Recently I had a user whose Out of Office Reply was stuck on. I hadn’t encountered this and a simple Google search and the fix was allegedly as simple as choosing start, run, Outlook .exe /cleanrules. This didn’t work so I did option 2 which was logging in to Online Web Access (A silly name that seems redundant) and turning off the auto responder. It was fixed in a snap… until it resurfaced a day later.
Another odd feature of this bug was the fact that you couldn’t turn on/off the auto responder nor edit the auto responder via Outlook.
We are a Microsoft Exchange 2010 shop with users that use Outlook 2007 or for the majority OWA. Don’t Judge! It’s just part of the joys of being a grossly underfunded IT department. It appears via more Googling that this is a common problem amongst users of Exchange 2010 and Outlook. There were a lot of web pages advertising they could fix my problem but the solutions were varied and many I didn’t feel comfortable using.
I pondered… Could I fix this using Powershell?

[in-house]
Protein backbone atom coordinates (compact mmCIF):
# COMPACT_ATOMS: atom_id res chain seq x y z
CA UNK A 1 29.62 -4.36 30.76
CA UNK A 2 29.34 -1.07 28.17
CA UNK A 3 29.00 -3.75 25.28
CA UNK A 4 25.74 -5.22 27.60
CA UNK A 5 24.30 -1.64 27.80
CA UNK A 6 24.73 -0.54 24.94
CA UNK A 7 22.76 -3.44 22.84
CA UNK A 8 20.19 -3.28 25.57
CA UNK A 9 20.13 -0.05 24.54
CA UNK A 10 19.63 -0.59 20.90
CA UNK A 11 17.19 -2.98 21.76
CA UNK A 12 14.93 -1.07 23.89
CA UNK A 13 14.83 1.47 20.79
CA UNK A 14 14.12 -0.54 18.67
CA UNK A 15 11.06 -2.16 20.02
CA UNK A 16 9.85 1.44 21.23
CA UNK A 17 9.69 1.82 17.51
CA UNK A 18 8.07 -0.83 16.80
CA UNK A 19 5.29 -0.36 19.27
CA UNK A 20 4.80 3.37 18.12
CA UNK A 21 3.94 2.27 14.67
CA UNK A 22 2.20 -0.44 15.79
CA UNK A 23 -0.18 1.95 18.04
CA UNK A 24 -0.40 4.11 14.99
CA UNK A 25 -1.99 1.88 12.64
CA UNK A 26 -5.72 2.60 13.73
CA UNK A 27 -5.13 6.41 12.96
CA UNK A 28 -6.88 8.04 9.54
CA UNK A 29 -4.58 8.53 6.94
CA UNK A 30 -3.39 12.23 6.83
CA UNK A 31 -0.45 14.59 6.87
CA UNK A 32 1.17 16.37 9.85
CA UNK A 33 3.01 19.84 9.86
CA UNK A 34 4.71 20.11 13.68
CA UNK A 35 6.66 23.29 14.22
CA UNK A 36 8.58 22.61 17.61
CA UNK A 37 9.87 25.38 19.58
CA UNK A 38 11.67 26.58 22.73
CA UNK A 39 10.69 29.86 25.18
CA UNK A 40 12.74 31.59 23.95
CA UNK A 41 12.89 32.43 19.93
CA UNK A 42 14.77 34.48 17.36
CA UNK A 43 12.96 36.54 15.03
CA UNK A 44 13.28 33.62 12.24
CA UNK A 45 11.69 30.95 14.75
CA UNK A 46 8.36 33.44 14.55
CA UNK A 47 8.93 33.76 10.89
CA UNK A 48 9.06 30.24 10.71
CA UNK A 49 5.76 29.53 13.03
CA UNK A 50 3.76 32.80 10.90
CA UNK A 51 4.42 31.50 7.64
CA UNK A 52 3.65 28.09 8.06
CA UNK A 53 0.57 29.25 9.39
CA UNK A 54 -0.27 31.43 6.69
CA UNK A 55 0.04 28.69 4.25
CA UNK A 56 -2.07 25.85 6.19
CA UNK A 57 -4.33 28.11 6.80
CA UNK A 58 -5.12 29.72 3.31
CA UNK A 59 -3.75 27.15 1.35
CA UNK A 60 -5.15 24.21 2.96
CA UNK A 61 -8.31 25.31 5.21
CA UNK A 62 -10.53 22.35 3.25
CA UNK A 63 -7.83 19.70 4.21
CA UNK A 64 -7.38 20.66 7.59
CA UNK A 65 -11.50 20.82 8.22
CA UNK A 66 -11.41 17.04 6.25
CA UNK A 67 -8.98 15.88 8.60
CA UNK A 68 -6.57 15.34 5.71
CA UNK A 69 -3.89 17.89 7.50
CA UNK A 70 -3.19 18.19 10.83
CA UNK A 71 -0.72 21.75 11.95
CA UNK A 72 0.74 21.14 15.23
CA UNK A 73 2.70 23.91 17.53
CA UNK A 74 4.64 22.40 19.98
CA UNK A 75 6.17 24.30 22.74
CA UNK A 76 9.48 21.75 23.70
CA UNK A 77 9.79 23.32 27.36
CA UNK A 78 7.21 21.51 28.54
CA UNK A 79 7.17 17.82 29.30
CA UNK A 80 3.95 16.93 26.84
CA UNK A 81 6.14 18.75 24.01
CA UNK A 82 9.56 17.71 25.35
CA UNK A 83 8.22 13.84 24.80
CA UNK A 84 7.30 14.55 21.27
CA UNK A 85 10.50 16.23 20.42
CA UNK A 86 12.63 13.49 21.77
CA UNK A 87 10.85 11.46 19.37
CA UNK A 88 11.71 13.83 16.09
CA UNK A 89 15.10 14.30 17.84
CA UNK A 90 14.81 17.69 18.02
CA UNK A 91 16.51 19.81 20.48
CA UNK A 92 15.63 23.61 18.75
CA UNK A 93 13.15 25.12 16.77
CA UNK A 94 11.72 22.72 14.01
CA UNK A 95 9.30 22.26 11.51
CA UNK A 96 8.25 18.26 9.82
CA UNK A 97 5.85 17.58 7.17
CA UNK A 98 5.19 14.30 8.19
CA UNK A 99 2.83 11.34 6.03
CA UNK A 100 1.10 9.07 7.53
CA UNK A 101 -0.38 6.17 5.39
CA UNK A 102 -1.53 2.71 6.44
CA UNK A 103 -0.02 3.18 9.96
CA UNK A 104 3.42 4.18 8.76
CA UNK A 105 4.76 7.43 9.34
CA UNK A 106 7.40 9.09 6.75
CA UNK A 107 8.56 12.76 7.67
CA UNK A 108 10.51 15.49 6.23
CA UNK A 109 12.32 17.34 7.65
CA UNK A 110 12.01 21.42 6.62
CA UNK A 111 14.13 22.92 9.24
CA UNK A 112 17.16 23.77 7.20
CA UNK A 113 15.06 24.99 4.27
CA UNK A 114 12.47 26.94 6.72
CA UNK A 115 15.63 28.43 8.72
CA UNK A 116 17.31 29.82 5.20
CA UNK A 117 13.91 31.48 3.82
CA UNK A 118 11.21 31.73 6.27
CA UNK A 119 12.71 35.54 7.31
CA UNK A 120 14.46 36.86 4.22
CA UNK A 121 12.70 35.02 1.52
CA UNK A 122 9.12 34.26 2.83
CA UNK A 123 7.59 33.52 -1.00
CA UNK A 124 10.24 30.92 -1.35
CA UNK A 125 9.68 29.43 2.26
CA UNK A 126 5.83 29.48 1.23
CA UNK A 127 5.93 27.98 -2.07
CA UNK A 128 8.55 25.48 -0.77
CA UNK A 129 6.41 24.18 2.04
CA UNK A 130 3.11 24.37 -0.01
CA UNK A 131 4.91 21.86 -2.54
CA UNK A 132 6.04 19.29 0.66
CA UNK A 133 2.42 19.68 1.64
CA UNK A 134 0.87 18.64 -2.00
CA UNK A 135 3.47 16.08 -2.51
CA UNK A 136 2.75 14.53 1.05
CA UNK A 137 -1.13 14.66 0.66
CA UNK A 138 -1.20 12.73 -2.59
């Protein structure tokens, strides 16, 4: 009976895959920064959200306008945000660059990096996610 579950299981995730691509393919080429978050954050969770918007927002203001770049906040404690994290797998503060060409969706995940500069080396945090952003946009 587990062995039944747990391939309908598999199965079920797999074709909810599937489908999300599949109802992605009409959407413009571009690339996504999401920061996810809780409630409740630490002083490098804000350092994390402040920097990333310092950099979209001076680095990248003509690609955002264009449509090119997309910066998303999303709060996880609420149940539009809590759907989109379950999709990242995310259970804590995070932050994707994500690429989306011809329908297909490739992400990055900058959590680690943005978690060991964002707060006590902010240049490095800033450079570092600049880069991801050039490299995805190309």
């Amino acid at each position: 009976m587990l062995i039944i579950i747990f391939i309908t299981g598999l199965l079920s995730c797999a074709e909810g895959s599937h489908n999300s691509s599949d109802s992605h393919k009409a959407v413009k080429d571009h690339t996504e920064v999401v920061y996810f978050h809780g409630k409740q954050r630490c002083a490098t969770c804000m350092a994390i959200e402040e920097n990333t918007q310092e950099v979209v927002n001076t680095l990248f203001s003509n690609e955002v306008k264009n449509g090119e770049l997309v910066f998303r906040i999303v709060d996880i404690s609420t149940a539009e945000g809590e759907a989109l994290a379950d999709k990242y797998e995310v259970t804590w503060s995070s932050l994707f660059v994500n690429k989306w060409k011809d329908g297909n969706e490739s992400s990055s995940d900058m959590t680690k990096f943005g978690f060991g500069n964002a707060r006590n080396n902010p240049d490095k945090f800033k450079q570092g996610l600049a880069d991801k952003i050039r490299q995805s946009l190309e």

I bet I can. In simple terms, Microsofts Powershell is a powerful command line utility that allows a system administrator to use simple commands, script command etc and give full access to local and remote computers including COM and WMI features. Microsoft’s TechNet website has complete documentation of available commands.
The first command I ran was Get-MailboxAutoreplyConfiguration username
It shows the mailbox out of office responder, state enabled or disabled.
The next command I ran was Set-MailboxAutoreplyConfiguration username –AutoReplyState DISABLED
This command disables the auto responder.
I logged into Outlook and now I could edit and change the auto responder.
Fun Fact of the Day:
Why is “out-of-office” abbreviated “OOF” in Microsoft documentation?
Because originally it was called Out of Facility.